Applications of Lagrangian Dispersion Modeling to the Analysis of Changes in the Specific Absorption of Elemental Carbon Page: 4 of 13
This article is part of the collection entitled: Office of Scientific & Technical Information Technical Reports and was provided to Digital Library by the UNT Libraries Government Documents Department.
The following text was automatically extracted from the image on this page using optical character recognition software:
J. C. Doran et al.: Lagrangian dispersion modeling to study absorption by carbon
15 16 17 18 19 20 21 22 23 24 25 26 27
15 16 17 18 19 20 21 22 23 24 25 26 27
15 6 1 8 1 2 1 2 3 2 21 26 27
15 16 17 18 19 20 21 2
24 25 26
Fig. 2. Measured (dots) and modeled (lines) wind speeds and direc-
tions at T1. Model values are shown without (red) and with (blue)
to the period of 18-21 March when winds from the south
southwest prevailed throughout the lowest 2km or more.
This time period appeared to be particularly favorable for
transport of the MCMA plume over TI and T2 (e.g., Fig. 9
in this paper and trajectories shown in Doran et al. (2007)),
and the modeled winds agree especially well with the data.
The comparisons between measured and modeled winds at
T2 (not shown) gave similar good agreement.
The transport and turbulent mixing of tracers was simu-
lated using the FLEXPART Lagrangian particle dispersion
model (Stohl, 2005). FLEXPART was originally designed to
use meteorological fields produced by global models, but we
adapted it to use meteorological fields produced by WRF and
to have turbulent mixing consistent with mesoscale applica-
In this study, meteorological fields at 30-min intervals
were used to drive FLEXPART. Passive tracer particles were
released to mimic the spatially and temporally varying emis-
sion rates of black carbon. Three types of sources were
defined: 1) anthropogenic black carbon released within
the Mexico Valley (MCMA sources), 2) anthropogenic
black carbon released outside of the Mexico Valley, and 3)
black carbon released from biomass burning sources. An-
I- I )s 0.600
- _ ", .J* 0.400
- _ - fl 0100
Fig. 3. Map of anthropogenic black carbon emission rates used
for simulations. White dots correspond to biomass burning sources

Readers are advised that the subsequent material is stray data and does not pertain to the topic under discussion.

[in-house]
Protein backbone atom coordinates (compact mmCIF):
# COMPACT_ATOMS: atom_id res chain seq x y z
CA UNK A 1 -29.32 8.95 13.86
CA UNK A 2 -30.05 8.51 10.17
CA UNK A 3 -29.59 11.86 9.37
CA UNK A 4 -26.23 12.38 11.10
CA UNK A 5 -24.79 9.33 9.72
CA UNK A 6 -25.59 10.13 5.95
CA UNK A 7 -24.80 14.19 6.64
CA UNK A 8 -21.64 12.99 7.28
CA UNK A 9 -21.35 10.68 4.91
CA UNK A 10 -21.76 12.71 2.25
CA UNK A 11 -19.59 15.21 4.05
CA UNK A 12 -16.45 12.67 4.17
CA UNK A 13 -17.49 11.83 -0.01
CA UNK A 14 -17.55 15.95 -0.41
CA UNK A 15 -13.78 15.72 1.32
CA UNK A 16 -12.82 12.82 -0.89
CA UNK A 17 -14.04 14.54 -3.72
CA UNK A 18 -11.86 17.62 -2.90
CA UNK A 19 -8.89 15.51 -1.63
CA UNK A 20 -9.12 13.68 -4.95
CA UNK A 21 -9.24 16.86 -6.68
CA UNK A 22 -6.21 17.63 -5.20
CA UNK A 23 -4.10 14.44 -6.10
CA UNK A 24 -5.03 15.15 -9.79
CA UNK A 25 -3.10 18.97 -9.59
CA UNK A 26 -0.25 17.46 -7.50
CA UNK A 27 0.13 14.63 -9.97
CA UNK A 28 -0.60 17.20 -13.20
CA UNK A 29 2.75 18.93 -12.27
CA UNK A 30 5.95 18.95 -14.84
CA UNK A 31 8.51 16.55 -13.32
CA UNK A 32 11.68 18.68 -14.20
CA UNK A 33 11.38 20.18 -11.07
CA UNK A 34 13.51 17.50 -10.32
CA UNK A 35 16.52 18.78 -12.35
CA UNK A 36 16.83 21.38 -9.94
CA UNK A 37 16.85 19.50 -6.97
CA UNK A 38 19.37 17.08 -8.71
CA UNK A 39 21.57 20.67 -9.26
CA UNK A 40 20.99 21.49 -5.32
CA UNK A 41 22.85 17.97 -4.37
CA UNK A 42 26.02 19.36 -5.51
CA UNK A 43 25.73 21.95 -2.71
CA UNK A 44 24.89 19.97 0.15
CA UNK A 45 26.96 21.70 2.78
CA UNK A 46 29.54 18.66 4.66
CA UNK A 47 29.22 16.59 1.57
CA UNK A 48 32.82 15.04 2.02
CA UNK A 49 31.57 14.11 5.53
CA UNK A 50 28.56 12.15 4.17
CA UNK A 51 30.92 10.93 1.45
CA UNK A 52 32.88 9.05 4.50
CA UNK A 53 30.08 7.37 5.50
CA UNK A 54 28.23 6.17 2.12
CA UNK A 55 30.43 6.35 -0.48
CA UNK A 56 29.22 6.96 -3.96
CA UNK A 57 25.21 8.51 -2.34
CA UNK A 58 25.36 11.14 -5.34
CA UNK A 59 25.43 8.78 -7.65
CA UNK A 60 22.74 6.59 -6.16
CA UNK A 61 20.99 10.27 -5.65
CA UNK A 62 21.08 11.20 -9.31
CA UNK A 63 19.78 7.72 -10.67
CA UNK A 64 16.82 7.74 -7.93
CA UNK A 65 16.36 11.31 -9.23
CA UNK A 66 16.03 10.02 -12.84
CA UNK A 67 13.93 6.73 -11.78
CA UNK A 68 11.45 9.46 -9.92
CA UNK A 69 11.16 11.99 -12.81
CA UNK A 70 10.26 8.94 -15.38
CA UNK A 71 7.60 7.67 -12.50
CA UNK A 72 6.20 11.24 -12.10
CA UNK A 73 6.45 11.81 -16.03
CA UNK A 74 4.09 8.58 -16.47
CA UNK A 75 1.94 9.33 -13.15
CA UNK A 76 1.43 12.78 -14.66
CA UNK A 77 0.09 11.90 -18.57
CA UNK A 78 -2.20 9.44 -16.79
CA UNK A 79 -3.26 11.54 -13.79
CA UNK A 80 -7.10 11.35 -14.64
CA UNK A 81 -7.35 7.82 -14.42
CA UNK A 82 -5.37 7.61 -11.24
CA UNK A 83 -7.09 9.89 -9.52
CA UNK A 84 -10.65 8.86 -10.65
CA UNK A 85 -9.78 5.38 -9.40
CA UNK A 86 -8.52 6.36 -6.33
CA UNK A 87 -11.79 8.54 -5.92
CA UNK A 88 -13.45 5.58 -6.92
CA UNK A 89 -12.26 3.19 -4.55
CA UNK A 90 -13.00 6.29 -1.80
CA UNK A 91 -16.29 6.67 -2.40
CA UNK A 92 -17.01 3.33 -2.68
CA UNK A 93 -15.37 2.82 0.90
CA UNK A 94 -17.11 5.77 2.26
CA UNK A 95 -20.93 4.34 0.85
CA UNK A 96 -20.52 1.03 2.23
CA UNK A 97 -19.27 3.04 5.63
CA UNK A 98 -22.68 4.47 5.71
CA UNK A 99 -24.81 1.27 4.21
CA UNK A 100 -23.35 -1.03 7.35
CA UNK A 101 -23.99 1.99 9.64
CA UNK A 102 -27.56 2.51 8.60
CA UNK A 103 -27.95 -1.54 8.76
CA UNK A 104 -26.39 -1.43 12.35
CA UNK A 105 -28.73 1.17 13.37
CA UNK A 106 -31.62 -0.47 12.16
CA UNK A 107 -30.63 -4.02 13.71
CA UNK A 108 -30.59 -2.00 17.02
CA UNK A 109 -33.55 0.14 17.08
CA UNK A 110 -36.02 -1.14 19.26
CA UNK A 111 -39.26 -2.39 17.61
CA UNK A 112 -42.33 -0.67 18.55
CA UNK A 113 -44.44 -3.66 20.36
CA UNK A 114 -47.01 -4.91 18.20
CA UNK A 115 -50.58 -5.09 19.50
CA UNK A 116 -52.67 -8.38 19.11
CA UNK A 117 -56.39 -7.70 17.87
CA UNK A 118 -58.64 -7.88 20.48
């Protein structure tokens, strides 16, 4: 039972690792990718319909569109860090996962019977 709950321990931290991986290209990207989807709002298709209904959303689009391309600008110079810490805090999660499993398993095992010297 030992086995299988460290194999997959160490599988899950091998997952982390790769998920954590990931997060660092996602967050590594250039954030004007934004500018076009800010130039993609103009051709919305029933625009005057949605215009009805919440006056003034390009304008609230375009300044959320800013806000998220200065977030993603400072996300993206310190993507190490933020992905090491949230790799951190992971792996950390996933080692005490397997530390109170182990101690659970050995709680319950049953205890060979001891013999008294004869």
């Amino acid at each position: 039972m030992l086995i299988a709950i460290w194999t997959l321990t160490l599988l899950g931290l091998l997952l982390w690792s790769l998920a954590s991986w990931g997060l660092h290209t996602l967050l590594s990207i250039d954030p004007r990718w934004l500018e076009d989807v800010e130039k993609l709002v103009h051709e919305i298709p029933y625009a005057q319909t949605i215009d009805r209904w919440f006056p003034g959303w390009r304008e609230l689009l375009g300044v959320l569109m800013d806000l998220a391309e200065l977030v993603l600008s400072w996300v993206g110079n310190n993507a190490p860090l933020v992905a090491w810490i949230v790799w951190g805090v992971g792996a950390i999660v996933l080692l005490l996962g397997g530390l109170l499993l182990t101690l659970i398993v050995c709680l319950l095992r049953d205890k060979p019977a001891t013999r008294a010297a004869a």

from MODIS during March and the white box outlines the MCMA
source region. Black contour intervals are 200 m.
thropogenic emission rates were estimated using the 1999
National Emission Inventory (NEI; http://www.epa.gov/ttn/
chief/net/1999inventory.html). In the NEI inventory, emis-
sion ratios of BC/PM2.5 averaged over urban and subur-
ban areas of Phoenix, Houston, and Dallas are given as
0.127, 0.222, and 0.124, respectively, with the high value
for Houston perhaps related to the petrochemical facilities
concentrated there. The NEI inventory contains emission
rates of PM2.5 over Mexico (http://www.epa.gov/ttn/chief/
net/mexico.html) that are not speciated, but an investigation
for Mexico City (Miguel Zavala, private communication) has
suggested a value of 0.18 for BC/PM2.5 in that region. We
settled on a value for the black carbon released of 0.15 of
the total PM2.5 mass, which is an intermediate value among
the various estimates we had available. Biomass burning
emission rates were derived from MODIS fire count data and
vegetation type as described by Wiedinmyer et al. (2006).
Biomass burning emission rates varied diurnally with the
lowest values around sunrise and peak values during the late
afternoon. Figure 3 shows a map of the study area with the
anthropogenic emission rates of black carbon for the MCMA
and non-MCMA area as well as the locations of biomass
burning sites from the MODIS data.
The median ages (from the time of release) of the tracer
particles in boxes 5km on a side at T1 and T2 were com-
puted, as were the fractions of the particles in each box
originating from each type of source. The output from the
model was then used to identify and select periods for anal-
ysis, based on factors such as median particle age, fraction
of the EC arising from MCMA sources, and transport of the
Atmos. Chem. Phys., 8, 1377-1389, 2008
Here’s what’s next.
This article can be searched. Note: Results may vary based on the legibility of text within the document.
Tools / Downloads
Get a copy of this page or view the extracted text.
Citing and Sharing
Basic information for referencing this web page. We also provide extended guidance on usage rights, references, copying or embedding.
Reference the current page of this Article.
Doran, J. C.; Fast, Jerome D.; Barnard, James C.; Laskin, Alexander; Desyaterik, Yury; Gilles, Marry K. et al. Applications of Lagrangian Dispersion Modeling to the Analysis of Changes in the Specific Absorption of Elemental Carbon, article, March 7, 2008; Richland, Washington. (digital.library.unt.edu/ark:/67531/metadc894697/m1/4/: accessed September 18, 2018), University of North Texas Libraries, Digital Library, digital.library.unt.edu; crediting UNT Libraries Government Documents Department.